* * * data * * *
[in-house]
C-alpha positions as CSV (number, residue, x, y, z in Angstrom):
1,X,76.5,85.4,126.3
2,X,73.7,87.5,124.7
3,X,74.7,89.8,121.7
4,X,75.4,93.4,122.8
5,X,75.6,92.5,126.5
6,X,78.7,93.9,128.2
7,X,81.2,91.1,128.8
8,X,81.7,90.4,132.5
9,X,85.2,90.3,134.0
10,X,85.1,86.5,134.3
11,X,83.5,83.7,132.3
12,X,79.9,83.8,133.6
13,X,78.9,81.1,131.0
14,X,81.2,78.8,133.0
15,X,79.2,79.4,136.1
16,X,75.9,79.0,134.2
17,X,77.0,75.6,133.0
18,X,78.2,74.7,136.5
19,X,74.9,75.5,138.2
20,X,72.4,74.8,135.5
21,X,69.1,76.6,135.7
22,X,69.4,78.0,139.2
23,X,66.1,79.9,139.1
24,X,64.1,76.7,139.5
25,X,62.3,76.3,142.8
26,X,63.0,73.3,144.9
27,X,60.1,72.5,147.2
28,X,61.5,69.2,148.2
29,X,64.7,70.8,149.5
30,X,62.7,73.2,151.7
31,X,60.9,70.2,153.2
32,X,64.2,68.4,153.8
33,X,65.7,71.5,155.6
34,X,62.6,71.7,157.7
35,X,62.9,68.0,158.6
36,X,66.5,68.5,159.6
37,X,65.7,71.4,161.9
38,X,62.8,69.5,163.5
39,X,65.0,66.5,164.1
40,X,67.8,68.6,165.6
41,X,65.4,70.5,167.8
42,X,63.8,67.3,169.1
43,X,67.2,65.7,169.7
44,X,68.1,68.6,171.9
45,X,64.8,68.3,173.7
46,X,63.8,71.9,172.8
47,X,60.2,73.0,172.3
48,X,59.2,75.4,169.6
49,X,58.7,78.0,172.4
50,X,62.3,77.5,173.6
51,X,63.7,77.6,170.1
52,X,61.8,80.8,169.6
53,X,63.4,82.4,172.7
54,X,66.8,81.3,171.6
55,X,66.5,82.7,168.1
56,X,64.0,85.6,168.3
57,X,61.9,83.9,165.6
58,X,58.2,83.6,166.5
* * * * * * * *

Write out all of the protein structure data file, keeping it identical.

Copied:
[in-house]
C-alpha positions as CSV (number, residue, x, y, z in Angstrom):
1,X,76.5,85.4,126.3
2,X,73.7,87.5,124.7
3,X,74.7,89.8,121.7
4,X,75.4,93.4,122.8
5,X,75.6,92.5,126.5
6,X,78.7,93.9,128.2
7,X,81.2,91.1,128.8
8,X,81.7,90.4,132.5
9,X,85.2,90.3,134.0
10,X,85.1,86.5,134.3
11,X,83.5,83.7,132.3
12,X,79.9,83.8,133.6
13,X,78.9,81.1,131.0
14,X,81.2,78.8,133.0
15,X,79.2,79.4,136.1
16,X,75.9,79.0,134.2
17,X,77.0,75.6,133.0
18,X,78.2,74.7,136.5
19,X,74.9,75.5,138.2
20,X,72.4,74.8,135.5
21,X,69.1,76.6,135.7
22,X,69.4,78.0,139.2
23,X,66.1,79.9,139.1
24,X,64.1,76.7,139.5
25,X,62.3,76.3,142.8
26,X,63.0,73.3,144.9
27,X,60.1,72.5,147.2
28,X,61.5,69.2,148.2
29,X,64.7,70.8,149.5
30,X,62.7,73.2,151.7
31,X,60.9,70.2,153.2
32,X,64.2,68.4,153.8
33,X,65.7,71.5,155.6
34,X,62.6,71.7,157.7
35,X,62.9,68.0,158.6
36,X,66.5,68.5,159.6
37,X,65.7,71.4,161.9
38,X,62.8,69.5,163.5
39,X,65.0,66.5,164.1
40,X,67.8,68.6,165.6
41,X,65.4,70.5,167.8
42,X,63.8,67.3,169.1
43,X,67.2,65.7,169.7
44,X,68.1,68.6,171.9
45,X,64.8,68.3,173.7
46,X,63.8,71.9,172.8
47,X,60.2,73.0,172.3
48,X,59.2,75.4,169.6
49,X,58.7,78.0,172.4
50,X,62.3,77.5,173.6
51,X,63.7,77.6,170.1
52,X,61.8,80.8,169.6
53,X,63.4,82.4,172.7
54,X,66.8,81.3,171.6
55,X,66.5,82.7,168.1
56,X,64.0,85.6,168.3
57,X,61.9,83.9,165.6
58,X,58.2,83.6,166.5